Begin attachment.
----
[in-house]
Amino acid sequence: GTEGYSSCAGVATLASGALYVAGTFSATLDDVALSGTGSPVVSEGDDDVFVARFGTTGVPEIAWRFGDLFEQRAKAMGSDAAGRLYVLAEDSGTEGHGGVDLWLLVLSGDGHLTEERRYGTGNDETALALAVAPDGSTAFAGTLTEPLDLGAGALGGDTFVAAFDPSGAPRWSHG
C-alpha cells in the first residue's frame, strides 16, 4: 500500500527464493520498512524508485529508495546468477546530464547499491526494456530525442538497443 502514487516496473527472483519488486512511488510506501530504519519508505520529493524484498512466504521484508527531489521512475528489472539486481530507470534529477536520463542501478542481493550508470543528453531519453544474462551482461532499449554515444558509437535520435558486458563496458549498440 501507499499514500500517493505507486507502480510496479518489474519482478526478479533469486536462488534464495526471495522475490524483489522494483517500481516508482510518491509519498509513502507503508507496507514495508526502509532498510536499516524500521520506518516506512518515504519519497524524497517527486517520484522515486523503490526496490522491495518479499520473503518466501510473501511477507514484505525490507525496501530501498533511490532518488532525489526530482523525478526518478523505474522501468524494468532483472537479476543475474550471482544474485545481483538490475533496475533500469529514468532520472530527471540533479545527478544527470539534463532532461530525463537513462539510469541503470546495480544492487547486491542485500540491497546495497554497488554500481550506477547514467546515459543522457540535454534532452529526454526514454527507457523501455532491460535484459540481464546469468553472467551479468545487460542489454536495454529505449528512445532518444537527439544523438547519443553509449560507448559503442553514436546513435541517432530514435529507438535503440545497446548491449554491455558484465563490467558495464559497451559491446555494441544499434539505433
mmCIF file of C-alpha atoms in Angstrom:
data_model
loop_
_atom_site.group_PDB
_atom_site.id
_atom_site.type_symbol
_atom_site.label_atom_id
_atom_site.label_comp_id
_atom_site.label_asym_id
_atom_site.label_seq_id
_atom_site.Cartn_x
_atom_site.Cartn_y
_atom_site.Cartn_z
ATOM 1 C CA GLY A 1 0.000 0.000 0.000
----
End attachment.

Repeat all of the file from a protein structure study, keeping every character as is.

[in-house]
Amino acid sequence: GTEGYSSCAGVATLASGALYVAGTFSATLDDVALSGTGSPVVSEGDDDVFVARFGTTGVPEIAWRFGDLFEQRAKAMGSDAAGRLYVLAEDSGTEGHGGVDLWLLVLSGDGHLTEERRYGTGNDETALALAVAPDGSTAFAGTLTEPLDLGAGALGGDTFVAAFDPSGAPRWSHG
C-alpha cells in the first residue's frame, strides 16, 4: 500500500527464493520498512524508485529508495546468477546530464547499491526494456530525442538497443 502514487516496473527472483519488486512511488510506501530504519519508505520529493524484498512466504521484508527531489521512475528489472539486481530507470534529477536520463542501478542481493550508470543528453531519453544474462551482461532499449554515444558509437535520435558486458563496458549498440 501507499499514500500517493505507486507502480510496479518489474519482478526478479533469486536462488534464495526471495522475490524483489522494483517500481516508482510518491509519498509513502507503508507496507514495508526502509532498510536499516524500521520506518516506512518515504519519497524524497517527486517520484522515486523503490526496490522491495518479499520473503518466501510473501511477507514484505525490507525496501530501498533511490532518488532525489526530482523525478526518478523505474522501468524494468532483472537479476543475474550471482544474485545481483538490475533496475533500469529514468532520472530527471540533479545527478544527470539534463532532461530525463537513462539510469541503470546495480544492487547486491542485500540491497546495497554497488554500481550506477547514467546515459543522457540535454534532452529526454526514454527507457523501455532491460535484459540481464546469468553472467551479468545487460542489454536495454529505449528512445532518444537527439544523438547519443553509449560507448559503442553514436546513435541517432530514435529507438535503440545497446548491449554491455558484465563490467558495464559497451559491446555494441544499434539505433
mmCIF file of C-alpha atoms in Angstrom:
data_model
loop_
_atom_site.group_PDB
_atom_site.id
_atom_site.type_symbol
_atom_site.label_atom_id
_atom_site.label_comp_id
_atom_site.label_asym_id
_atom_site.label_seq_id
_atom_site.Cartn_x
_atom_site.Cartn_y
_atom_site.Cartn_z
ATOM 1 C CA GLY A 1 0.000 0.000 0.000